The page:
The opening scenes in Homefront will stick with me for a while. A six year old child witnessing her parents being gunned down in front of her, piles of corpses being shunted around by dump-trucks and screaming bodies on fire after a phosphorus explosion. Creating a video game with any real emotional impact these days is no easy feat. With mindless and glorified violence in most Triple A games, we have become de-sensitised by an ever-increasing body count and a blatant disregard for human life.
However, when you consider that Homefront’s storyline has been penned by John Milius, one would expect a gripping insight to the human atrocities of war. Milius is best known as a co-writer for the soul-searching Apocalypse Now and, more appropriately to this game, as a writer and director of 1984 cult classic film Red Dawn. The similarities between Red Dawn and Homefront are hardly subtle. Both feature suburbian America being invaded by Communist forces. Although rather than Russians invading in the mid 80’s, Milius has set about creating a future where a United Korea attacks the US in 2025.
Between now and then, a series of fictional (but believable) events have occurred. North Korean dictator Kim Jong-Il dies and is succeeded by his son Kim Jong-un, who manages to unite the North and South to form the Greater Korean Republic. Initially praised for his efforts, it soon turns out that the apple never fell very far from the tree as Kim Jong-un soon invades Japan. While the world battles a massive surge in oil prices, an outbreak of flu pandemic and a struggling global economy, a united Korea starts forming alliances with other parts of Asia. Whether by agreement or force, soon Malaysia, Indonesia, China, Japan and most of East Asia are under Kim Jong-un’s control.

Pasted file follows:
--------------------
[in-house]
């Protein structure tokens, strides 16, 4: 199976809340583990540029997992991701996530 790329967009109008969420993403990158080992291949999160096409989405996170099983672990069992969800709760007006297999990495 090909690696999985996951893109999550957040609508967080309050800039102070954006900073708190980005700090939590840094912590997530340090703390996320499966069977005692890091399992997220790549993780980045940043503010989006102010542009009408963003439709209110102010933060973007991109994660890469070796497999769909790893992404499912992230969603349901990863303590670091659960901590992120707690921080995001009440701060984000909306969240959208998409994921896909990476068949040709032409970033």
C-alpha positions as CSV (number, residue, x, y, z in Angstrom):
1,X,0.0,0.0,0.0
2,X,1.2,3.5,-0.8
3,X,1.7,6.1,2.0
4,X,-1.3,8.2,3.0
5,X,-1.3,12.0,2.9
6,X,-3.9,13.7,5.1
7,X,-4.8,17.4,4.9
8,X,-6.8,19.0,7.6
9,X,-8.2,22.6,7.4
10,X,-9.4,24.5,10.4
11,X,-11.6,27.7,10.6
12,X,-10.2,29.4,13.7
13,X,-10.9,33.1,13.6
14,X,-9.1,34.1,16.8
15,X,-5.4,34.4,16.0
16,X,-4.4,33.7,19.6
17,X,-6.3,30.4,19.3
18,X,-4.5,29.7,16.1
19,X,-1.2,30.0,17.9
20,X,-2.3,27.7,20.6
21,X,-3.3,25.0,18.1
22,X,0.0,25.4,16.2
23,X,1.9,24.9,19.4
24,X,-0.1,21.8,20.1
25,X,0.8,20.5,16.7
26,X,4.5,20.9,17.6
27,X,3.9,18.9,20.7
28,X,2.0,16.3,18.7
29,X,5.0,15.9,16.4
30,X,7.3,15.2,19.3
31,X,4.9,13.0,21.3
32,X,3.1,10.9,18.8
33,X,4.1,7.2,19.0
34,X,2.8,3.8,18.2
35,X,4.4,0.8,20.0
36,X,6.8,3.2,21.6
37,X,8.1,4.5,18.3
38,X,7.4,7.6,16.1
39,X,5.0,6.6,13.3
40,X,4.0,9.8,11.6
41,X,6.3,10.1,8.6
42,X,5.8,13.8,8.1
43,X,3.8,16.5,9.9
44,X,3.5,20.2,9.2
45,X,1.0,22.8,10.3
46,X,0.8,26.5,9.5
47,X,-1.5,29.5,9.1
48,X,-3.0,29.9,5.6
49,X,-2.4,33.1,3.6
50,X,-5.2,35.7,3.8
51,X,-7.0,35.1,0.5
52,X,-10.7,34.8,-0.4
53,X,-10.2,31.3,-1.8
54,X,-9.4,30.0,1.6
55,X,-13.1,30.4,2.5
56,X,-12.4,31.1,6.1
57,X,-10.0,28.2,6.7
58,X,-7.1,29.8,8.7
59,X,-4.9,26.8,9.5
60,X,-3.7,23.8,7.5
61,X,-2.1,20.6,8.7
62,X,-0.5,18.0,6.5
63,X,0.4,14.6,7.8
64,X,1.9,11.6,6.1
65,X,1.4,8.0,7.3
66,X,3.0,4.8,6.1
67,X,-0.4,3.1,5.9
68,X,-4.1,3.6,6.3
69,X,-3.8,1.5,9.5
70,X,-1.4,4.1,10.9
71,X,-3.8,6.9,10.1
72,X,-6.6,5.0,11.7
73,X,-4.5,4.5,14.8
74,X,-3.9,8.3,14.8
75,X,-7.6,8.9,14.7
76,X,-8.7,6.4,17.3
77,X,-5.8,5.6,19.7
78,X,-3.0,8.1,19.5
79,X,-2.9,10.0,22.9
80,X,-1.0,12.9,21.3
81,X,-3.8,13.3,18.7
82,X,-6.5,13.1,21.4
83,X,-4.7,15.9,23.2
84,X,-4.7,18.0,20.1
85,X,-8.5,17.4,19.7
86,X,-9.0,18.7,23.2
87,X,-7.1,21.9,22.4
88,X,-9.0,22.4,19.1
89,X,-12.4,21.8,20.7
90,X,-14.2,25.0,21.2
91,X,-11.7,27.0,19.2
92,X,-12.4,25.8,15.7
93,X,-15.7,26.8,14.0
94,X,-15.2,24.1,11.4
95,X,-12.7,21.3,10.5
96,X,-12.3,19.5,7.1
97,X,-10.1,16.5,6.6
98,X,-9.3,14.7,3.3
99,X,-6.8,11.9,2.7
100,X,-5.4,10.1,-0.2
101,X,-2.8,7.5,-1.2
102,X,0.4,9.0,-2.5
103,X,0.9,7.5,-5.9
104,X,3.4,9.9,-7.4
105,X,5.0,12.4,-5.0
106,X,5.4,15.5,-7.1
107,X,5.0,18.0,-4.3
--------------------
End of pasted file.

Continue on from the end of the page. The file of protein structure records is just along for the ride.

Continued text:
In 2025, the Korean People's Army (KPA) is 20 million strong and launches a devastating attack on the USA, starting with an Electromagnetic pulse that wipes out power grids and renders their defences useless. A year later, Kim Jong-un orders the radiation of the Mississippi River as a fortification for their control of the western side. By 2027, the UN is disbanded and America is in tatters, with multiple Korean forces secured in state capitals with its people either killed or held in re-education camps. This is where you come in.
Rather than play as a gun-toting, muscle-bound, hardened solider - you fill the boots of everyman Robert Jacobs, a former helicopter pilot caught up in a resistance movement against the KPA. By launching guerilla-style attacks, it is up to you and your desperate crew to try and regain control of your town one backyard at a time. There is no ‘save the World’ theme in Homefront, you are just one man doing all he can in a futile effort to hinder the KPA’s stranglehold.
But while there is no doubt that all of the ingredients of a brilliant first-person shooter are all here, there are a few mishaps in the cooking process that have made Homefront a slightly disappointing affair. The most annoying one being your own team-mates. Jacobs fights alongside Resistance veterans Connor Morgan and Rianna, who are behind numerous strategic attacks against the KPA. Unfortunately though, both your team-mates are about as useful as a trap door on a canoe. Connor, in particular, plays the role of an ‘I’ve got more balls than a gumball machine’ leader and loves to bark out orders and cocky one-liners in an irritating fashion.
He’s the kind of guy that yells out “aim for the RPG in the window” while he takes cover behind a crate and refuses to come out until the enemy is dead. After you’ve shot the target, he’ll expel brain-numbing lines like “That’s how you do it!” or “Yeah baby! Take it!”. It doesn’t help that your fearless leader also can’t shoot his way out of a paper-bag. When Connor decides to actually use his gun, he’ll often send bullets spraying out in all directions in an effort to look busy while you take out enemies closing in on him. Rianna, although a lot quieter (and easier on the eyes), isn’t much use either. She’ll often end up taking your precious bit of cover so that you have to dance around in the open like an idiot. With these two so-called team-mates stealing vantage points, blocking your path, failing to cover your back and often blocking your aim by standing right in front of you; it’s safe to say that your colleagues are actually more hazardous than the heavily armed KPA forces all around you. A number of times I just wanted to give up, wave a white flag and join the Koreans just so I had a chance to shoot Connor in the face.